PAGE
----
Dec 28, 2020
Danone soil health program expands to include 28K organic acres

Food and beverages powerhouse Danone North America continues to expand its regenerative farming program.

Now completing its third year, the research program has nearly tripled to more than 82,000 acres, which includes 28,000 organic acres, across the U.S. and Canada, according to the news release. It also recently expanded into almond orchards in California’s Central Valley region.

Launched in 2017, the soil health initiative brings together experts and academics to build best-in-class soil health programs to benefit farms and communities, according to the release from the company. Danone North America’s portfolio of brands includes Activia, DanActive, Danimals, Dannon, Good Plants, Horizon Organic, International Delight, Light + Fit, Oikos, Silk, So Delicious Dairy Free, STōK, Two Good, Vega, Wallaby Organic and YoCrunch.

The goal of Danone’s soil health initiative is to improve organic matter in soils leading to increased carbon sequestration and improved yields, reduce chemical use, restore biodiversity, and enhance soil water holding capacity, leading to improved farm economic resilience over the long-term, according to the news release.

Over the next two years, the company aims to collaboratively establish goals with farmer partners, pilot innovative technologies to drive change, launch industry leading tools and programs to encourage greater regenerative management adoption, finance projects to accelerate more impact, and achieve enrollment of 100,000 acres under the regenerative agriculture program.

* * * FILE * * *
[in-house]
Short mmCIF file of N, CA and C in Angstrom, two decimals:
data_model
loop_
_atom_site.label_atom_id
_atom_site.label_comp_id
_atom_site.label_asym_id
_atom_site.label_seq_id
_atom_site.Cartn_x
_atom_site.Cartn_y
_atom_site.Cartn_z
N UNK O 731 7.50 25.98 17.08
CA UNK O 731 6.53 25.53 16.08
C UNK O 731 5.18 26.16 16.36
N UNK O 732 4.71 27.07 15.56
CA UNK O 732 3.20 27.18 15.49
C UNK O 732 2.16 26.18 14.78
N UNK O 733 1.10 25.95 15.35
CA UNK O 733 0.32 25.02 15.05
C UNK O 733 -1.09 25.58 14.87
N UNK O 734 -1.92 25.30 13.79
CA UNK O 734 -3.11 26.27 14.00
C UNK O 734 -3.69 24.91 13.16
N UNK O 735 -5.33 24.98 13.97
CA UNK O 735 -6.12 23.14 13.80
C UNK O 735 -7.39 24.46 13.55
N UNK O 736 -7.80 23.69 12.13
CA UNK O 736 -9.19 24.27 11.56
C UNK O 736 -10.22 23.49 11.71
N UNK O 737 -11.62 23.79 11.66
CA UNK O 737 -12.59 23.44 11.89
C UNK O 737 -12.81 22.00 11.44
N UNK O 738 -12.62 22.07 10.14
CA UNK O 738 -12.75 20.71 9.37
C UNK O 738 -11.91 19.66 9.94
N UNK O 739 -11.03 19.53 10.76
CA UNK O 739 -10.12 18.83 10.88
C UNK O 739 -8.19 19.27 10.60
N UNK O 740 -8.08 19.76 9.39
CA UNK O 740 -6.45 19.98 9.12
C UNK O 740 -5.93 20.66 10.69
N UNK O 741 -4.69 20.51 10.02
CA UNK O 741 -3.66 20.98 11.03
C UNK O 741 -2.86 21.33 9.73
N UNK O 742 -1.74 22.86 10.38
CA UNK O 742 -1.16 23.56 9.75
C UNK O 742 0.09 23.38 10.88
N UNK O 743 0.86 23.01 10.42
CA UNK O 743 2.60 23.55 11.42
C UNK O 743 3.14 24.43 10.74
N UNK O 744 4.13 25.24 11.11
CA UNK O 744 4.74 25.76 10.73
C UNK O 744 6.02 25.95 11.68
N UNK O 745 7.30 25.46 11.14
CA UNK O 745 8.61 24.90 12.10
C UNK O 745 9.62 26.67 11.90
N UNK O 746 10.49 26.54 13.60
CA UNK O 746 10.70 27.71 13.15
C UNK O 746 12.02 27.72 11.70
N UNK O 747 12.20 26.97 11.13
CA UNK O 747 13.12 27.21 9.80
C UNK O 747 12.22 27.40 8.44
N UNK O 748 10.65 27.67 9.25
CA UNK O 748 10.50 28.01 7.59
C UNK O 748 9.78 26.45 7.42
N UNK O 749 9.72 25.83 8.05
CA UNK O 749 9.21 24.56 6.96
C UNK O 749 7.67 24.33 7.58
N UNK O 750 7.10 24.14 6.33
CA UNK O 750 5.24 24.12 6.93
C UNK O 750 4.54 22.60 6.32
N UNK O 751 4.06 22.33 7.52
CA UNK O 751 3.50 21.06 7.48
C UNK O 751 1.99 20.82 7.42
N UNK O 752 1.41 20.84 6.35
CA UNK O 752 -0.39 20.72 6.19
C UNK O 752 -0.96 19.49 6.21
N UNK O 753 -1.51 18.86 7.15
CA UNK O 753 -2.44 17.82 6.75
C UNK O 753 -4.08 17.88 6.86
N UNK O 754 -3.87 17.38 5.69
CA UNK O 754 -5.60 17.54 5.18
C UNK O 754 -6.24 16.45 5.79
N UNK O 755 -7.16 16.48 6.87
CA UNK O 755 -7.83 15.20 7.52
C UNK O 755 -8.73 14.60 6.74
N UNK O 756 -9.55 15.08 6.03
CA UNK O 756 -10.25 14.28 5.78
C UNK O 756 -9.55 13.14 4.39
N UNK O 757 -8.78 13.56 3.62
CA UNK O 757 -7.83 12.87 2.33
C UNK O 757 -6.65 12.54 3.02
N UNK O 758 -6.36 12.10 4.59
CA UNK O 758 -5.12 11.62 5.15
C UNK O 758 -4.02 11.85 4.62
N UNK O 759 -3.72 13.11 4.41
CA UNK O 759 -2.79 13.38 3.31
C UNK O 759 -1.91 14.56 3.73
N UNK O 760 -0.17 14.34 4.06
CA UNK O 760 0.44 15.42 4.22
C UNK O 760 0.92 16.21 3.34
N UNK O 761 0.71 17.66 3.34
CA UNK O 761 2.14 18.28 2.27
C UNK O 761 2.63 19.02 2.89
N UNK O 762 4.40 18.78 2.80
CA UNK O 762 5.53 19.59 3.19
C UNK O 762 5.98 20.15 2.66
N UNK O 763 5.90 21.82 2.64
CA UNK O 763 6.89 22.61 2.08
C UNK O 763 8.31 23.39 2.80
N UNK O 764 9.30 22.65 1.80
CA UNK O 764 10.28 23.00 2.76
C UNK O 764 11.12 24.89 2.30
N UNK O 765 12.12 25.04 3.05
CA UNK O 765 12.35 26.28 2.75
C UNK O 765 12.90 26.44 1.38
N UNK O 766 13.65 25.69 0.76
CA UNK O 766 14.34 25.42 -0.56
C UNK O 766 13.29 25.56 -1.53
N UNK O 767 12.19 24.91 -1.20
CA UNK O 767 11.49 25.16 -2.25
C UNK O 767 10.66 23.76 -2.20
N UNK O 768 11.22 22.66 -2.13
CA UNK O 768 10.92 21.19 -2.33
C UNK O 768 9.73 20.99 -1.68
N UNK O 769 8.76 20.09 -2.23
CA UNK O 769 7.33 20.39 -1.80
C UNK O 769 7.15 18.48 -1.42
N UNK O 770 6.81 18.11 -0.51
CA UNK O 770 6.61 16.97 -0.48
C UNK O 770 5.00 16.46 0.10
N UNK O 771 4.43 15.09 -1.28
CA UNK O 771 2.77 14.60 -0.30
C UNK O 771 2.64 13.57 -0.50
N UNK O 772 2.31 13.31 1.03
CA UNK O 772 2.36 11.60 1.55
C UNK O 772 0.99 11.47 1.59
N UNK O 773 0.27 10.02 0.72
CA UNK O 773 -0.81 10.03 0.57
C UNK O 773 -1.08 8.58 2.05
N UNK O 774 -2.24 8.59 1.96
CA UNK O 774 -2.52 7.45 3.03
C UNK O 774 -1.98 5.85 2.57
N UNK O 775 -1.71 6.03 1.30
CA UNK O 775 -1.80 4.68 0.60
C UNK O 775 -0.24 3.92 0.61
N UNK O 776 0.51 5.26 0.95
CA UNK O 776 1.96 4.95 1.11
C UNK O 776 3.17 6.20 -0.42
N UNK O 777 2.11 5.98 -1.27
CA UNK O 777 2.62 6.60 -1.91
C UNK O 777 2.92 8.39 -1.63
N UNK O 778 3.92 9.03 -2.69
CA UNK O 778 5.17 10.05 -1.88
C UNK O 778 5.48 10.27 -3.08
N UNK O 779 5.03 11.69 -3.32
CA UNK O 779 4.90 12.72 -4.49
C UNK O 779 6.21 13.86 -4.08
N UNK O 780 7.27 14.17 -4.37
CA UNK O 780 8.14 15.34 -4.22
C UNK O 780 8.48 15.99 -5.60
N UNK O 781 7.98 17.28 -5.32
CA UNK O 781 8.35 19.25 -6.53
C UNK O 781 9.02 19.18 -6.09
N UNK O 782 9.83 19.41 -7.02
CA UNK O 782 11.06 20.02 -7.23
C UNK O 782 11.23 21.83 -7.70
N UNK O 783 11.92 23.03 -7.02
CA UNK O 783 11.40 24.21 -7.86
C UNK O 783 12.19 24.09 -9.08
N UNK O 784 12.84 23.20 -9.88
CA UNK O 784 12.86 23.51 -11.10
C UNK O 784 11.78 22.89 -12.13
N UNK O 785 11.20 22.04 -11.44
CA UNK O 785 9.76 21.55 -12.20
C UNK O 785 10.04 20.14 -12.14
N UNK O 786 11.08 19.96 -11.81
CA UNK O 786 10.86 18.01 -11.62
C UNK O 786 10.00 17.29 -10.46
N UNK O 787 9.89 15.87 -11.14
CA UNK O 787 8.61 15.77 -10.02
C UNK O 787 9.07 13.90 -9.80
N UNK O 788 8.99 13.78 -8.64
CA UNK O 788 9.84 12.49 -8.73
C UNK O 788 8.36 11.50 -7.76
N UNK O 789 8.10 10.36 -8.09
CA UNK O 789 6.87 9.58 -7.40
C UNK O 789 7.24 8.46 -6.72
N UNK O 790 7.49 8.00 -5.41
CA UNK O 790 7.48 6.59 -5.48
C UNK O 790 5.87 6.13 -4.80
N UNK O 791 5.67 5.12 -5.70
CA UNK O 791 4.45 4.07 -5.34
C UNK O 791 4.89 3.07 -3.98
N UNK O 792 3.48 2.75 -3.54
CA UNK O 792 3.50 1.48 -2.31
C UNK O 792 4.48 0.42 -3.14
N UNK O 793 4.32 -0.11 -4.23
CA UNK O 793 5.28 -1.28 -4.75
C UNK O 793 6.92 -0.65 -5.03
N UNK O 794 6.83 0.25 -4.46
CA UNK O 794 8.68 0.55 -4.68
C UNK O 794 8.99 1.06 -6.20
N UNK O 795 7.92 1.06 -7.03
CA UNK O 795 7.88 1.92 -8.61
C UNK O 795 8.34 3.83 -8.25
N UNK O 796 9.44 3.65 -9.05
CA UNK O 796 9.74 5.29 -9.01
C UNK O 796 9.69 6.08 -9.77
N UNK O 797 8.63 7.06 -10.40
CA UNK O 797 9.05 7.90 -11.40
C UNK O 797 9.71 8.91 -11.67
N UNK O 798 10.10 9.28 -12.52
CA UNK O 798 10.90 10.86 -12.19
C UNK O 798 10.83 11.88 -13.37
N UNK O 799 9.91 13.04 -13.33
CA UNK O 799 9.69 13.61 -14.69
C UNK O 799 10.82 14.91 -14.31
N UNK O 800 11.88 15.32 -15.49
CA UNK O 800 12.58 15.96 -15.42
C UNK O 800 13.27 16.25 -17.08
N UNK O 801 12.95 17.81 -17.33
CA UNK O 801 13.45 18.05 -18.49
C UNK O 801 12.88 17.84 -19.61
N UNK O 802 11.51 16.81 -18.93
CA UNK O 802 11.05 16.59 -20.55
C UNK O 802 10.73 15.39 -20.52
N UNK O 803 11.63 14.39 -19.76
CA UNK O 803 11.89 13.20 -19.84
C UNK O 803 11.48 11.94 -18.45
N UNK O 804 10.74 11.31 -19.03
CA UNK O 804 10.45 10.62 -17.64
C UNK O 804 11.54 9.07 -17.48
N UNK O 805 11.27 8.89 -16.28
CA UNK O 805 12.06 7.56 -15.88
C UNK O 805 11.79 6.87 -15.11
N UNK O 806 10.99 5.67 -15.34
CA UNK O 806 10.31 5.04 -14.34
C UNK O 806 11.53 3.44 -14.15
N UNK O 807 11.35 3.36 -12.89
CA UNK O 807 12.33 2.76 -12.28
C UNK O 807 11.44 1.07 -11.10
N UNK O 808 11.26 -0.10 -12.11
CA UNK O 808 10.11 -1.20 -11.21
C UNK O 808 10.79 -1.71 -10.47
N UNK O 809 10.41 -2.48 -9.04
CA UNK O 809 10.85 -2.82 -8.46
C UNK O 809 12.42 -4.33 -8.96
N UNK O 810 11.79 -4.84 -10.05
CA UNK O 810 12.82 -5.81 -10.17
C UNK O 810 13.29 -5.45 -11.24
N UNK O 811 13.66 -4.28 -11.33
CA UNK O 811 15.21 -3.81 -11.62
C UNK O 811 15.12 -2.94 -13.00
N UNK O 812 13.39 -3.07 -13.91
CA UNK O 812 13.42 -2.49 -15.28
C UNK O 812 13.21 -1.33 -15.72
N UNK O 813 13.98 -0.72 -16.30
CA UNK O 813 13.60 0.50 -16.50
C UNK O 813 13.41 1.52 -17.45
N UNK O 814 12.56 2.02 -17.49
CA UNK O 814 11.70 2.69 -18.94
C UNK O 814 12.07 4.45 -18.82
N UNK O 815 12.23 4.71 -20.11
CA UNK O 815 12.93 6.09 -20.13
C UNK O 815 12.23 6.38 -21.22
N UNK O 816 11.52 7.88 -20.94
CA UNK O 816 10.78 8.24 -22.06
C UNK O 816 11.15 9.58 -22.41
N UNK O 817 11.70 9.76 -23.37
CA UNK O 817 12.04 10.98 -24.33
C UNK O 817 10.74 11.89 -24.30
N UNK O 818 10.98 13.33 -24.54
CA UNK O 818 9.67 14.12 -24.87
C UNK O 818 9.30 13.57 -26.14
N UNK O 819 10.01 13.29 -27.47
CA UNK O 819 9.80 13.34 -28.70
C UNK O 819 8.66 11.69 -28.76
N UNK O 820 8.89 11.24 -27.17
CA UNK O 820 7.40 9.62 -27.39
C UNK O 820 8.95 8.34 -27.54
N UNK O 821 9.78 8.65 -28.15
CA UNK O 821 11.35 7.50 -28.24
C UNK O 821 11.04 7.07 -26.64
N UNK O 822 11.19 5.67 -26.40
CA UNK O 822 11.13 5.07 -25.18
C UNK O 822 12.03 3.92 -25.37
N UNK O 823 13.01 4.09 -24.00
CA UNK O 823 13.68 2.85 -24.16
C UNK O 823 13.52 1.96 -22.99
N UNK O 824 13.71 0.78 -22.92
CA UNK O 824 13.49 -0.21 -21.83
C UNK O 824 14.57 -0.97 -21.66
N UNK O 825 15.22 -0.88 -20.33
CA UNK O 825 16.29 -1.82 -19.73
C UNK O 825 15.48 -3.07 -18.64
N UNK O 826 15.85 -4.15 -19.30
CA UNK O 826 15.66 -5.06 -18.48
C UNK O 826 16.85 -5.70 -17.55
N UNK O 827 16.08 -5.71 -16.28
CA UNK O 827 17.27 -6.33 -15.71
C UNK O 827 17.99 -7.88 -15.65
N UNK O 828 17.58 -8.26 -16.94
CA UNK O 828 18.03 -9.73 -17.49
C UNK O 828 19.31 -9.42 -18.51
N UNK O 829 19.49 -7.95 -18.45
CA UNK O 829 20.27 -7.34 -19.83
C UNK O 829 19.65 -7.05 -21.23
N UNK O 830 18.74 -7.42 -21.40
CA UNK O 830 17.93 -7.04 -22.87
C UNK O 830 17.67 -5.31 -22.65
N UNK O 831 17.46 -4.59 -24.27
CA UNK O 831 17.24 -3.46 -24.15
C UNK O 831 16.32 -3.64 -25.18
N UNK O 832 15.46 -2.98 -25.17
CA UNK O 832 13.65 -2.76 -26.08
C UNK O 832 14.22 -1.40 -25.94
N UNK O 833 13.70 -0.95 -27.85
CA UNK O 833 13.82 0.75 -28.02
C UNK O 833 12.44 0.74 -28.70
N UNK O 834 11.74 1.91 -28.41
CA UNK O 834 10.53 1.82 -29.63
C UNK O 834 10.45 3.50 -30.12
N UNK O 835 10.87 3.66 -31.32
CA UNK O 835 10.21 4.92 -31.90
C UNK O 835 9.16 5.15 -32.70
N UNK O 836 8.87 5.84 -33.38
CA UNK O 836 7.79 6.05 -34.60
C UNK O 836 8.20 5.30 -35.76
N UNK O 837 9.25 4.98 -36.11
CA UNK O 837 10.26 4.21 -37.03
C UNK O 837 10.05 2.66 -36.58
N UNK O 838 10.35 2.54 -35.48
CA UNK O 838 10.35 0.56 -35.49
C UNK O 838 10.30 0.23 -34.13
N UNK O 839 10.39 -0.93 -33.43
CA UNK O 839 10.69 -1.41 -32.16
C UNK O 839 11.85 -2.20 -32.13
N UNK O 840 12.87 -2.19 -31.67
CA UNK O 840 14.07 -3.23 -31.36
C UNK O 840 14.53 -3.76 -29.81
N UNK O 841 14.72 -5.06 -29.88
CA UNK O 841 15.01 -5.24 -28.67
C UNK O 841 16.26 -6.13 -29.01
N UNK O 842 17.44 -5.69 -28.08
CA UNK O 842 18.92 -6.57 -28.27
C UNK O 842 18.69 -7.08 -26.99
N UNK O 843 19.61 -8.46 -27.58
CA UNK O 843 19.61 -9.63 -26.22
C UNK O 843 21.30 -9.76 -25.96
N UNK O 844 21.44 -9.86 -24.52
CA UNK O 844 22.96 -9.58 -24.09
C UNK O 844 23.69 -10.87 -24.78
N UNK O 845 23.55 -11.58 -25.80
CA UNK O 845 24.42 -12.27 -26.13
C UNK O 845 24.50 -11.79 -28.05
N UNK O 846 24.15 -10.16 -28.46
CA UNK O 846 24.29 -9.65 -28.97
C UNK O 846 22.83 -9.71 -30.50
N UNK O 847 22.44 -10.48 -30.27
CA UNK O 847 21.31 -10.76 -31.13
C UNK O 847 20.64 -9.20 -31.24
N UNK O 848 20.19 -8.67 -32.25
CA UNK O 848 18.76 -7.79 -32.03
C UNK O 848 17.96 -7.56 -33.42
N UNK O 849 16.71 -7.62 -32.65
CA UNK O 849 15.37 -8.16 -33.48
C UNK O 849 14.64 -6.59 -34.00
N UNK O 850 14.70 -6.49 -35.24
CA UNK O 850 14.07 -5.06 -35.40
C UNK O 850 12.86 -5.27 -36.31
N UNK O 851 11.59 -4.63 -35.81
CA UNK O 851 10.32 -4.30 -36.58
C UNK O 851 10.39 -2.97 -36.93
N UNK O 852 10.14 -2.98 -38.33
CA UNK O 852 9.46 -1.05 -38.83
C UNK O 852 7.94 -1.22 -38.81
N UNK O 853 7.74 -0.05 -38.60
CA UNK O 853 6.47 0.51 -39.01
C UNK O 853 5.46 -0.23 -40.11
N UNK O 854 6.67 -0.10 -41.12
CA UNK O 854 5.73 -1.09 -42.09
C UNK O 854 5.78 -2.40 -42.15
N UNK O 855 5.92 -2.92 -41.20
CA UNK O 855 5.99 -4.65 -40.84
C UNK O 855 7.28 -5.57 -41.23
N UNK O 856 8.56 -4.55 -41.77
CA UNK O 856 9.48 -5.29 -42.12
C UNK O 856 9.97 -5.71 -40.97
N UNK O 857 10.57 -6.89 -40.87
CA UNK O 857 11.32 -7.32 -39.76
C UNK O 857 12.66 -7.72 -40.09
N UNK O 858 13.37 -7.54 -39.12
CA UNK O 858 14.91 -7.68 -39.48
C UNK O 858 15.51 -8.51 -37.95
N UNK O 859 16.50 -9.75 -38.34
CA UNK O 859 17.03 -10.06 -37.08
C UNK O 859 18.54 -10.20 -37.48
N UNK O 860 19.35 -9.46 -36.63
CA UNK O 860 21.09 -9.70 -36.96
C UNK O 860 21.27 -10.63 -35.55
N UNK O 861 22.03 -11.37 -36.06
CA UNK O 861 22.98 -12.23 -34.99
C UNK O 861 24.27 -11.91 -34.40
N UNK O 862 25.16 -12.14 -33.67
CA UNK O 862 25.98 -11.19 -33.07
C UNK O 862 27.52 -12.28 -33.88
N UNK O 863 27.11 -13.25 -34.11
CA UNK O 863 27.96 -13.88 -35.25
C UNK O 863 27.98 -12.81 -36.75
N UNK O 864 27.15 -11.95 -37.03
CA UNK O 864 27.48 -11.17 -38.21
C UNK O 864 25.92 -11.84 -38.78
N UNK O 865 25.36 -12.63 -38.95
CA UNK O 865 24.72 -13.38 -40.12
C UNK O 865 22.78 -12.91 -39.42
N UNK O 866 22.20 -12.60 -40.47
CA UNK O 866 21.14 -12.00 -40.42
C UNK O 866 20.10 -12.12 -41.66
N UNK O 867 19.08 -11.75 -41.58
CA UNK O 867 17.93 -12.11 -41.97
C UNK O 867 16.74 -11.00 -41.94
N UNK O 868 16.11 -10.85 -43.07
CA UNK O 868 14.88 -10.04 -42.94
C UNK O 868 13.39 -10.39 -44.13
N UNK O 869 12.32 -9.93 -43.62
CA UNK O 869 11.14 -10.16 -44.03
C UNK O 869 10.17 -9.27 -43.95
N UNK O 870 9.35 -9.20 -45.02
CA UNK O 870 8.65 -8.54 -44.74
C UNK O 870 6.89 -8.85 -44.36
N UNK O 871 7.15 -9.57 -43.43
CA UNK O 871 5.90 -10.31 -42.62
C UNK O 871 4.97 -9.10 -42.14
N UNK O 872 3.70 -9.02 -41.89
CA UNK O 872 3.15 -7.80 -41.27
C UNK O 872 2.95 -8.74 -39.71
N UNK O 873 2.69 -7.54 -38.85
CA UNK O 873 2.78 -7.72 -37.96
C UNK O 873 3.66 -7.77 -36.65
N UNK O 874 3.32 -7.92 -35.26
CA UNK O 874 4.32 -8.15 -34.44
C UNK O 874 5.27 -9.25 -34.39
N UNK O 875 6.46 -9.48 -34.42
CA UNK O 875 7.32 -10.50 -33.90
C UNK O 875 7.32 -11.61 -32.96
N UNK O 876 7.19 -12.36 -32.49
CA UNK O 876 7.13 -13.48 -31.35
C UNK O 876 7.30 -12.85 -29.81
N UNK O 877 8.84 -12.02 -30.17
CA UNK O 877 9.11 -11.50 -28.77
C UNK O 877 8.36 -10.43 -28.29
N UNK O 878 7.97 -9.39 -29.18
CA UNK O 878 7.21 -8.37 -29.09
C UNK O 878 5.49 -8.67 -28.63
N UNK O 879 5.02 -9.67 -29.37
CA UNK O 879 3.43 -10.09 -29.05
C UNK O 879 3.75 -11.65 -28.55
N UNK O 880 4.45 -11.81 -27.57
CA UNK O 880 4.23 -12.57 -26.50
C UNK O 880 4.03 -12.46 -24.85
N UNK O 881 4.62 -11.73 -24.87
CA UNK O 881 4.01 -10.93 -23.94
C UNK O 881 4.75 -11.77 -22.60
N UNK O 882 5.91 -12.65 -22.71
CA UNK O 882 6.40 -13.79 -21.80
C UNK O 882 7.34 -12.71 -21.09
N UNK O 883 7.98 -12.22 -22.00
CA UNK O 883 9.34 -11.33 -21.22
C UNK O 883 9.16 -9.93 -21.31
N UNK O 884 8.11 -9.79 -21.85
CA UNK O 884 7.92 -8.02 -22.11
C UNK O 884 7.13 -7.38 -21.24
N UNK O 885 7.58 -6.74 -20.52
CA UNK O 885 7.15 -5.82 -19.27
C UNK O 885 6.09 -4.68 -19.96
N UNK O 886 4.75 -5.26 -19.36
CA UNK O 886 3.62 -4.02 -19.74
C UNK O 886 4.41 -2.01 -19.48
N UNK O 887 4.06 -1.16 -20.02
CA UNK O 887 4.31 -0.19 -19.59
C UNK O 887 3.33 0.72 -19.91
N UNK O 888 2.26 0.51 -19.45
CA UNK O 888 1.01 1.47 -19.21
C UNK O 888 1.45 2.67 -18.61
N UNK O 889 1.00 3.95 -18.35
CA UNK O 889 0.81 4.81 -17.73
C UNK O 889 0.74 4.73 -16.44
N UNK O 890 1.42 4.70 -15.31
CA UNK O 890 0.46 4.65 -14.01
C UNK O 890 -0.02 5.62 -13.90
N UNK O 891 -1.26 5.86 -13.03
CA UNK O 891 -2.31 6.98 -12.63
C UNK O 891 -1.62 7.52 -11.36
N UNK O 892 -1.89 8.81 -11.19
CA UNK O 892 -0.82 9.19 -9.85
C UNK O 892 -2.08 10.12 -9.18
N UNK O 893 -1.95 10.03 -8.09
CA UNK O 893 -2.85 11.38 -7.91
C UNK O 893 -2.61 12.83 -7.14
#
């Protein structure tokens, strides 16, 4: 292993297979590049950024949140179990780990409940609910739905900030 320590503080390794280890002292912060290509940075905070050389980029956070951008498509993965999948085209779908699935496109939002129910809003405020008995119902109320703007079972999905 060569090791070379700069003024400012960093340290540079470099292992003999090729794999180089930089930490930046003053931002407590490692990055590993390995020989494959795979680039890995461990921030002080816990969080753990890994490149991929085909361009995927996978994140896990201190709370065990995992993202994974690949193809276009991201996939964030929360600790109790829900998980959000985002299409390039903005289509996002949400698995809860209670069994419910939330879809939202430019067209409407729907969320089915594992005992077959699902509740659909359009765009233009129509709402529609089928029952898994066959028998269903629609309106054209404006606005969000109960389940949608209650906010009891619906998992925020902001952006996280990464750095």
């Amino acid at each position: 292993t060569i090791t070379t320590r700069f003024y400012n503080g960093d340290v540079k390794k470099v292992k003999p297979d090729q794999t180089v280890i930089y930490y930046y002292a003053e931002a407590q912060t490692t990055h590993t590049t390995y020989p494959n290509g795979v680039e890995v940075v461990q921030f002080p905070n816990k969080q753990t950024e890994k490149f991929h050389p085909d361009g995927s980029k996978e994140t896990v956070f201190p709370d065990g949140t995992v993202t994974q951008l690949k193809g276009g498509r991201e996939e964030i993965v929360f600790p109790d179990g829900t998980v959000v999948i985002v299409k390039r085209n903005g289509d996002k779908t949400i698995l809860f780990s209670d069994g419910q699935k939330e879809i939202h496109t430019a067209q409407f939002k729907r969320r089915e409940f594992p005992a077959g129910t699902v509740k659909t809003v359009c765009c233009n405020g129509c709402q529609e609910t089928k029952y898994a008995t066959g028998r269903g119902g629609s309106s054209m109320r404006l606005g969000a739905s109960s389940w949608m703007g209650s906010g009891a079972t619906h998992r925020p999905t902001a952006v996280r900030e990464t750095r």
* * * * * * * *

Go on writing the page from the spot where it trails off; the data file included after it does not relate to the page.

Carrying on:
“We’re now three years into our five-year soil health research program and have established a solid foundation of research and data down to the individual field level. Our farmer partners are very receptive and engaged in our program, and this year we welcomed several new farmer partners to the program with the expansion into almond orchards and increasing our acres with organic dairies,” said Ariel Wildenauer DesmaraisSenior Director of Agricultural Sourcing, Danone North America. The company aims to collaboratively establish goals with farmer partners over the next two years.

One of the farms active in the soil health program over the last three years is VanTilburg Farms in northwestern Ohio, a co-owner of MVP Dairy LLC, according to the press release. Boyd VanTilburg started farming in 1902 with 80 acres, and today his great-grandsons, Matt, Kyle and Luke VanTilburg, are now farming over 4,000 acres of non-GMO crops for MVP Dairy, LLC, all of which are part of the Danone North America soil health program.

“As a family that has been farming for more than 100 years, we are committed to using conservation practices to preserve the land for generations to come,” said Kyle VanTilburg of VanTilburg Farms and MVP Dairy LLC.

“We are fortunate to work directly with Danone North America to continuously assess and improve the soil health of our farm, allowing us to build-in regenerative agriculture practices to drive returns over the long term,” he said in the news release. “We are proud of the progress to-date from this comprehensive program and encourage others to join us and secure both the financial and environmental future of their farms.”

Danone North America was one of a group of food companies who formed a coalition, “One Planet Business for Biodiversity,” in 2019 at the United Nations Climate Action Summit in New York. Other companies making up the group included Nestle and McCain Foods, a major potato processor.


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